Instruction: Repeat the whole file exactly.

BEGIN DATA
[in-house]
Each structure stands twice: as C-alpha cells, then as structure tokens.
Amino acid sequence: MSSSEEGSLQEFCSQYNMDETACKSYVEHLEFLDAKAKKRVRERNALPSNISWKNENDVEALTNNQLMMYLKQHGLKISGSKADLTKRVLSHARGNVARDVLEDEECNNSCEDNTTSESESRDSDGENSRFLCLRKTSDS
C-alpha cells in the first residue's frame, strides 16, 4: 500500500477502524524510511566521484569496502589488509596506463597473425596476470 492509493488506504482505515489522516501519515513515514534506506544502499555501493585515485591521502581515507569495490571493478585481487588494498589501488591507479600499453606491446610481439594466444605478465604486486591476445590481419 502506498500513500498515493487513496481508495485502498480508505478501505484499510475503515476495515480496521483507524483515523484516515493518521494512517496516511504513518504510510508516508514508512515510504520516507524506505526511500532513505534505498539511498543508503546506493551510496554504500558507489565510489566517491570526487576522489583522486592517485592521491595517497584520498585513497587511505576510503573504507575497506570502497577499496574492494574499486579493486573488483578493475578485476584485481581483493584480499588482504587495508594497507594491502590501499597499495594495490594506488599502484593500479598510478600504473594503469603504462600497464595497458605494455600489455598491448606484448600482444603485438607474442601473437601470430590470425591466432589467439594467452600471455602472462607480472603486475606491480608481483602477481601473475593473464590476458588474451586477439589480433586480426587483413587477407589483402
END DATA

[in-house]
Each structure stands twice: as C-alpha cells, then as structure tokens.
Amino acid sequence: MSSSEEGSLQEFCSQYNMDETACKSYVEHLEFLDAKAKKRVRERNALPSNISWKNENDVEALTNNQLMMYLKQHGLKISGSKADLTKRVLSHARGNVARDVLEDEECNNSCEDNTTSESESRDSDGENSRFLCLRKTSDS
C-alpha cells in the first residue's frame, strides 16, 4: 500500500477502524524510511566521484569496502589488509596506463597473425596476470 492509493488506504482505515489522516501519515513515514534506506544502499555501493585515485591521502581515507569495490571493478585481487588494498589501488591507479600499453606491446610481439594466444605478465604486486591476445590481419 502506498500513500498515493487513496481508495485502498480508505478501505484499510475503515476495515480496521483507524483515523484516515493518521494512517496516511504513518504510510508516508514508512515510504520516507524506505526511500532513505534505498539511498543508503546506493551510496554504500558507489565510489566517491570526487576522489583522486592517485592521491595517497584520498585513497587511505576510503573504507575497506570502497577499496574492494574499486579493486573488483578493475578485476584485481581483493584480499588482504587495508594497507594491502590501499597499495594495490594506488599502484593500479598510478600504473594503469603504462600497464595497458605494455600489455598491448606484448600482444603485438607474442601473437601470430590470425591466432589467439594467452600471455602472462607480472603486475606491480608481483602477481601473475593473464590476458588474451586477439589480433586480426587483413587477407589483402